The arrested men where a 37-year-old Swede of Tunisian background, a 44-year-old Tunisian, a 29-year-old Swede born in Lebanon, a 30-year-old Swede and a 26-year-old Iraqi asylum seeker.  “We learned that people in Sweden were planning a terror crime in Denmark. We’ve known about it for several months. These people are known to the police in Sweden. We contacted our Danish colleagues. We’ve had people under intense surveillance,” SÄPO head Anders Danielsson said later.

One of the men arrested in Denmark, a 29-year-old Swede of Lebanese decent, have been arrested two times earlier. In 2007 he was arrested in Somalia together with several other Swedes, including his then 17-year-old fiancée, on suspicions of having fought on the side of Islamic forces in the ongoing battle in Somalia. He was also arrested once in Pakistan two years later. Also detained were, again, his fiancé and the couple’s toddler son, and Mehdi Ghezali. Ghezali is a former inmate of the US-operated Guantánamo Bay prison, who was released in 2004.

Also the man arrested in Stockholm in connection to the plot against JyllandsPosten in Copenhagen has a previous record. He was arrested in Pakistan last year and spent 10 days in a Pakistani prison for having entered the country illegally. According to Säpo, the man was involved in the planning of the Copenhagen attack, but decided to remain in Stockholm for reasons as yet unknown. 28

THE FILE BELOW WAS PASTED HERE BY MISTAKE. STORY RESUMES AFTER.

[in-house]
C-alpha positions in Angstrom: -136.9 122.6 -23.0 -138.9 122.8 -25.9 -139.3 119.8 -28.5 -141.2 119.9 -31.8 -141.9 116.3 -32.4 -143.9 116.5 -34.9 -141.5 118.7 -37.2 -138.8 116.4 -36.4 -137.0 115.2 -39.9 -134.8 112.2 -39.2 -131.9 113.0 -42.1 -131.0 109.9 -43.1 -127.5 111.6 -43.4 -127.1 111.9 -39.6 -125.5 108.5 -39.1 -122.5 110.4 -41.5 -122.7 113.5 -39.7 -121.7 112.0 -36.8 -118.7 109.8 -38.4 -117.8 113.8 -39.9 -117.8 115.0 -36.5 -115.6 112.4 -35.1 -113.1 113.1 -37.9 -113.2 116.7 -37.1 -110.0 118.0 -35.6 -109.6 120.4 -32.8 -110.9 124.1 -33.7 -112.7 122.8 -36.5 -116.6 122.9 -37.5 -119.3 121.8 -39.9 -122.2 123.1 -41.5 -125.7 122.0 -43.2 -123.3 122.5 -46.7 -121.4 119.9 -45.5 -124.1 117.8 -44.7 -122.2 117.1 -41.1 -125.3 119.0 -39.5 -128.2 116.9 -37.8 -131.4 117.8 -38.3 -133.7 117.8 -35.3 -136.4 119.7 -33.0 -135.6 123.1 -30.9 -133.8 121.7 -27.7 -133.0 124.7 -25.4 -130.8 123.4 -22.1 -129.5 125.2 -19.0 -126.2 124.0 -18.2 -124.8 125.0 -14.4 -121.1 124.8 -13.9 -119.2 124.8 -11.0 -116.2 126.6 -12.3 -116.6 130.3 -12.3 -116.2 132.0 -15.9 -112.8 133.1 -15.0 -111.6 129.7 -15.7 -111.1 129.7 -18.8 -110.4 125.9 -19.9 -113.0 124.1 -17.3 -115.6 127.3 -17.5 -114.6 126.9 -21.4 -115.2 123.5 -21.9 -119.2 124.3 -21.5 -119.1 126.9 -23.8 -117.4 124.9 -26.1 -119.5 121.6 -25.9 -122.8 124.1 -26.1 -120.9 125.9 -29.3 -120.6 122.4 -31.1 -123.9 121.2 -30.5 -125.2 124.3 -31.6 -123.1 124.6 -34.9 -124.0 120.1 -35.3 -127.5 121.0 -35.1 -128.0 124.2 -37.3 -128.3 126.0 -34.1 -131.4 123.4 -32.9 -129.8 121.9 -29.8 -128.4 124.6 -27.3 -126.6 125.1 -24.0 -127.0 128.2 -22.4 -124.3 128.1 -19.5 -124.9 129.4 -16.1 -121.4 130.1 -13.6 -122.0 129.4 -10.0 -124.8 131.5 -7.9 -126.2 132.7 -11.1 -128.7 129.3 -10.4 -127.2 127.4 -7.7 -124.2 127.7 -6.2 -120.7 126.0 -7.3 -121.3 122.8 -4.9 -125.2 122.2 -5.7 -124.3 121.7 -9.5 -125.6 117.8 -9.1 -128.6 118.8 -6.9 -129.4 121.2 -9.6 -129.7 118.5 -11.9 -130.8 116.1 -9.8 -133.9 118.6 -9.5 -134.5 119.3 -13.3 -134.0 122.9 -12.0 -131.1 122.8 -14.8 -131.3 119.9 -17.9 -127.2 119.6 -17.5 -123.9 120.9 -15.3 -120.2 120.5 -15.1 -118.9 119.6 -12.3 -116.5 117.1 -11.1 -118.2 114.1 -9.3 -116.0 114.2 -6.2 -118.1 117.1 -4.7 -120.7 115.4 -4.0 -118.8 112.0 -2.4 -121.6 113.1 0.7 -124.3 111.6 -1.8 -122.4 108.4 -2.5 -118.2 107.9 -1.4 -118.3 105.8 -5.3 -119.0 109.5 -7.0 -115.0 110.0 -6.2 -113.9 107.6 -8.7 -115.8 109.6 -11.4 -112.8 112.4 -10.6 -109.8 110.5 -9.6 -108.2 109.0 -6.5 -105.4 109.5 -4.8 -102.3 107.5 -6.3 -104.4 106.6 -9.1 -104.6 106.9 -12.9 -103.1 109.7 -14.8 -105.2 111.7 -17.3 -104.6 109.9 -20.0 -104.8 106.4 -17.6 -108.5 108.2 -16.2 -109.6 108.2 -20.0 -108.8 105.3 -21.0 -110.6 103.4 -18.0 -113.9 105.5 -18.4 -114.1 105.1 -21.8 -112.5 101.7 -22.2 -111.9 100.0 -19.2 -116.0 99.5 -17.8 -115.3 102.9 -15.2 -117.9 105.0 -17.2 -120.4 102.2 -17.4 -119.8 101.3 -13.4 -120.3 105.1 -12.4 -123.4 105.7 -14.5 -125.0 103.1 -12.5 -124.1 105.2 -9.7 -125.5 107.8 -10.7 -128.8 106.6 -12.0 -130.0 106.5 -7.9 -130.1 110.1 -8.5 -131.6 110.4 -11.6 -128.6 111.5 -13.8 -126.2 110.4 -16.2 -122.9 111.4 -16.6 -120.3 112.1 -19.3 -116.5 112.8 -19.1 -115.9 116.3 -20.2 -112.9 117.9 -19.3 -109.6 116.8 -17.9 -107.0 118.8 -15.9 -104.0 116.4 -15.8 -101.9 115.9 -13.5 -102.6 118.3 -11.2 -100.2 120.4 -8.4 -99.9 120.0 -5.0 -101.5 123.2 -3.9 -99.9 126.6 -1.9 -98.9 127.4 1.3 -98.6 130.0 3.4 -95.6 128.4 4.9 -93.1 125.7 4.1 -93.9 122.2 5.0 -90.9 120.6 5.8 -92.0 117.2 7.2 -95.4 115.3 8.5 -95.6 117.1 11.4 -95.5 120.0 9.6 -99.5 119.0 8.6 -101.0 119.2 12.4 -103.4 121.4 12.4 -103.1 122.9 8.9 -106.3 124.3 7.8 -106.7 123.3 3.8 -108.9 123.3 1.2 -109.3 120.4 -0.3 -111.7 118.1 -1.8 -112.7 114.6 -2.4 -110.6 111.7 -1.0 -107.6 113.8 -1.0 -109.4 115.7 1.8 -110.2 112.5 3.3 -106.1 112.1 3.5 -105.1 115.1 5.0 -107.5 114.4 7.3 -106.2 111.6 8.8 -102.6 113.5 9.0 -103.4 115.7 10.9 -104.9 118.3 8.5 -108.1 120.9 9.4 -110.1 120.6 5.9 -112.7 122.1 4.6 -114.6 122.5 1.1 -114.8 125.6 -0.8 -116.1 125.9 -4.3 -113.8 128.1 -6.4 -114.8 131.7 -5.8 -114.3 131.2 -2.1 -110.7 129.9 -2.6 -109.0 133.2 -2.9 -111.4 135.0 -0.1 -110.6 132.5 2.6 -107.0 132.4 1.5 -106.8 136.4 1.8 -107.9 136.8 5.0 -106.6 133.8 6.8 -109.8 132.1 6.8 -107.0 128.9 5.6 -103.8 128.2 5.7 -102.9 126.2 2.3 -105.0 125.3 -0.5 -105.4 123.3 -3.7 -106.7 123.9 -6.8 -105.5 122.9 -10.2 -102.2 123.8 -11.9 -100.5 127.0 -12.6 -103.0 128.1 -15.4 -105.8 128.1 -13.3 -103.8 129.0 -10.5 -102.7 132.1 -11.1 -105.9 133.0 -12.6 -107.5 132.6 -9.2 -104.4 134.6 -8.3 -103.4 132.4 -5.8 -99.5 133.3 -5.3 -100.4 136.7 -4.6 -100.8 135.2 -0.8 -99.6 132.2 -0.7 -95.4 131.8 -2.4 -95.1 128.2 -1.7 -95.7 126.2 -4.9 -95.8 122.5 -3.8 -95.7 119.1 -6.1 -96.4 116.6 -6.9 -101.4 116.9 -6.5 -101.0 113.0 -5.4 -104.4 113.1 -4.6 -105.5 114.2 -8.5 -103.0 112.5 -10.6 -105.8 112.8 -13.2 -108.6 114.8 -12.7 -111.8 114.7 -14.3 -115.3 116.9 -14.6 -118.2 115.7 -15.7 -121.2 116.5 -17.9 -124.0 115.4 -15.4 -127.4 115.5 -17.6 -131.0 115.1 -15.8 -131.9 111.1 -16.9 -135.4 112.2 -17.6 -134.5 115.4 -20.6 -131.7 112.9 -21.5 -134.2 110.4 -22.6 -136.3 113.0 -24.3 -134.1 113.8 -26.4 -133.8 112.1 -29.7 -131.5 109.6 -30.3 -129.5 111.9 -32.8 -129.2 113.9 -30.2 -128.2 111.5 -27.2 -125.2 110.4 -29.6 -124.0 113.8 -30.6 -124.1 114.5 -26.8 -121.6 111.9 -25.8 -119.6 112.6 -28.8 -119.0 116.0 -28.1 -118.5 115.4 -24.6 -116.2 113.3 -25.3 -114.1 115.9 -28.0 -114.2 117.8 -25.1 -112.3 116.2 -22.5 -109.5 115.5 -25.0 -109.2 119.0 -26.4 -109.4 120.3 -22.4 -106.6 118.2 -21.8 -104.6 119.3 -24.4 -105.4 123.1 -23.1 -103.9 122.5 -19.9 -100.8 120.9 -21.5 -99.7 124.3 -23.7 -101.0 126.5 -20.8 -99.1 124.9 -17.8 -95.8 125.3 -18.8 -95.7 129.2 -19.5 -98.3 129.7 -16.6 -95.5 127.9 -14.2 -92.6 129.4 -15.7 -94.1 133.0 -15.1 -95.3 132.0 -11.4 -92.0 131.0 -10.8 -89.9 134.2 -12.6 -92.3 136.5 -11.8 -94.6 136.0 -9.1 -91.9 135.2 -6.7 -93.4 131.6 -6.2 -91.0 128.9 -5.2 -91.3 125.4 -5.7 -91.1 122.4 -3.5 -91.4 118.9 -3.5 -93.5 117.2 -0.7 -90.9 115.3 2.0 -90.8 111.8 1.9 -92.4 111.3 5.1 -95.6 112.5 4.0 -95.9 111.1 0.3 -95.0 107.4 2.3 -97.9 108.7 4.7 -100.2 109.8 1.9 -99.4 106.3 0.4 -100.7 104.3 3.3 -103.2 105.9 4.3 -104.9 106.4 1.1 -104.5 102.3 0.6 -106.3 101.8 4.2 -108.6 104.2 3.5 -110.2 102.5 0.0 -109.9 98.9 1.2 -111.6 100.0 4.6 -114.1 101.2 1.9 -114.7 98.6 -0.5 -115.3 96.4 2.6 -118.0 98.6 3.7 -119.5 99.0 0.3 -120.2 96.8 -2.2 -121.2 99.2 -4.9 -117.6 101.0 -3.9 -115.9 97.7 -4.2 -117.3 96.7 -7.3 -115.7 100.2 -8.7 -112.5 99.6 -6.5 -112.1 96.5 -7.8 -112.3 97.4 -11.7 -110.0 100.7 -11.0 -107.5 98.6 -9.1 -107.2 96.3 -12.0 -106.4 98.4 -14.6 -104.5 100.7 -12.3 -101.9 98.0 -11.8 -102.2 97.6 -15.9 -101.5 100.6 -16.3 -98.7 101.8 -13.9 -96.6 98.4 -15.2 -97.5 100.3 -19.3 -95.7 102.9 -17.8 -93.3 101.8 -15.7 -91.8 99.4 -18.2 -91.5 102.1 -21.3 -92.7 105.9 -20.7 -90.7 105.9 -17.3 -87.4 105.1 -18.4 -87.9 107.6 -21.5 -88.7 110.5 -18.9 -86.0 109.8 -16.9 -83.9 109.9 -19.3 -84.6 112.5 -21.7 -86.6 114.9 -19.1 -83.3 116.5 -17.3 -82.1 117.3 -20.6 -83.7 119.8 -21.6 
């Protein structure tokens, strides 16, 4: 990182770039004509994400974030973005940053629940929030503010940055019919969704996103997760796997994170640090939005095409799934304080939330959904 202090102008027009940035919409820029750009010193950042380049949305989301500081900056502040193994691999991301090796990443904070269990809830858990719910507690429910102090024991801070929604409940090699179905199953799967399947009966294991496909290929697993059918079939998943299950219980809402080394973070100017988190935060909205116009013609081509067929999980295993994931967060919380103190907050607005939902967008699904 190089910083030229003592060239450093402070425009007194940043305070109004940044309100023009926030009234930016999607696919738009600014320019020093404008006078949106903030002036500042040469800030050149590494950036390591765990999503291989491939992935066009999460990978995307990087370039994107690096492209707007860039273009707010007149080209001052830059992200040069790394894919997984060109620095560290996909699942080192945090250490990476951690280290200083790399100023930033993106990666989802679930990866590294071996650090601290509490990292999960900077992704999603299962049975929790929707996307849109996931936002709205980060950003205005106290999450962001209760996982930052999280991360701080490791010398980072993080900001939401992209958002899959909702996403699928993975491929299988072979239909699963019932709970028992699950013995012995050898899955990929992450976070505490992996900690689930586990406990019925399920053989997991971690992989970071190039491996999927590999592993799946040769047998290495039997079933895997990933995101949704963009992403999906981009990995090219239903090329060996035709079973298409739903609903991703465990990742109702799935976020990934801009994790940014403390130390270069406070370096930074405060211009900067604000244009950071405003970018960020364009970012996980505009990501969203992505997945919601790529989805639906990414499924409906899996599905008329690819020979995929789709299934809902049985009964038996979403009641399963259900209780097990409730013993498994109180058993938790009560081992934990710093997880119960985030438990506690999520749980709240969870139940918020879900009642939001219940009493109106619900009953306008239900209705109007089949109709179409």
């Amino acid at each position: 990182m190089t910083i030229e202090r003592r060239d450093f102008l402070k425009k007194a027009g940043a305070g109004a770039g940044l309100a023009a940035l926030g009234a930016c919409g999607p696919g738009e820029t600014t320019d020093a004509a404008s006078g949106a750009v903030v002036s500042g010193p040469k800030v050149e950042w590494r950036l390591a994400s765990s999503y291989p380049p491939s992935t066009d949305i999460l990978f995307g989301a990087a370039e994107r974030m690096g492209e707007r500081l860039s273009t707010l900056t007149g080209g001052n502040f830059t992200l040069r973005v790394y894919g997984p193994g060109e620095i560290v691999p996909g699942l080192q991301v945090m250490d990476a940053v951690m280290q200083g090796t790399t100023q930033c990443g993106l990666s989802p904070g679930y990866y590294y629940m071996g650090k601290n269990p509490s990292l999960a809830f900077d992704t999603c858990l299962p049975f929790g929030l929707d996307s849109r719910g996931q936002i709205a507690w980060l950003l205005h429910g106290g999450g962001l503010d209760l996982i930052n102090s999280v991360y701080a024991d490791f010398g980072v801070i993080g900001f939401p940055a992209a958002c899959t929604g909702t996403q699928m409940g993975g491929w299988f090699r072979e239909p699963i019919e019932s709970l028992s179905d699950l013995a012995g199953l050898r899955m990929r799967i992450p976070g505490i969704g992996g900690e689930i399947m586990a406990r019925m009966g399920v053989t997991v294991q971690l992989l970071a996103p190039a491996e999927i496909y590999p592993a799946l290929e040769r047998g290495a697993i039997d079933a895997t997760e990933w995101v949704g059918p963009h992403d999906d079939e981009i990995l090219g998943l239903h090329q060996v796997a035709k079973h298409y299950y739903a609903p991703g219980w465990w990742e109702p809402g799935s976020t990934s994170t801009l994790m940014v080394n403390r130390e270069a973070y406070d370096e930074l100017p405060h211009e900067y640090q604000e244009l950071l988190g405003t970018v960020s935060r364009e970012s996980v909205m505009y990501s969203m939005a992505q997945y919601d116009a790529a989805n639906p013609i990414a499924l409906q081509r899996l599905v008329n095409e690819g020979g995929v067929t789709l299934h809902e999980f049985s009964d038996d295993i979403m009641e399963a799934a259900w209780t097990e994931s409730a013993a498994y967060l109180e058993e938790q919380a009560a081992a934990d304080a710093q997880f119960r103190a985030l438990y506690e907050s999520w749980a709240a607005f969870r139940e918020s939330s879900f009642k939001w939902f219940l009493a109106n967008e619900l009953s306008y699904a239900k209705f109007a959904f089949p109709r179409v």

Bias and Discrimination

As showed above Muslims are being discriminated on the Swedish labor market, and as discussed under the heading “Media and Public Perception of Islam” below there are tangible evidence of discrimination against Muslims in Sweden. There are, writes Susanne Olsson (2009) a structural discrimination aganinst Muslims consisting in a cultural racism depicting Muslims as “the Other” in Swedish society:

Studies show that islamophobia has been increasing in Sweden since 2001, and a Committee against Islamophobia (KOmmitén mot islamofobi) was created in 2005. The Swedish Islamic Literature and Media Watch (Svensk Islamisk Litteratur och Mediebevakning (SILOM)), is a Muslim network that has been formed in to work against stereotyped and negative images of Islam and Muslims in the media and thus promote integration.29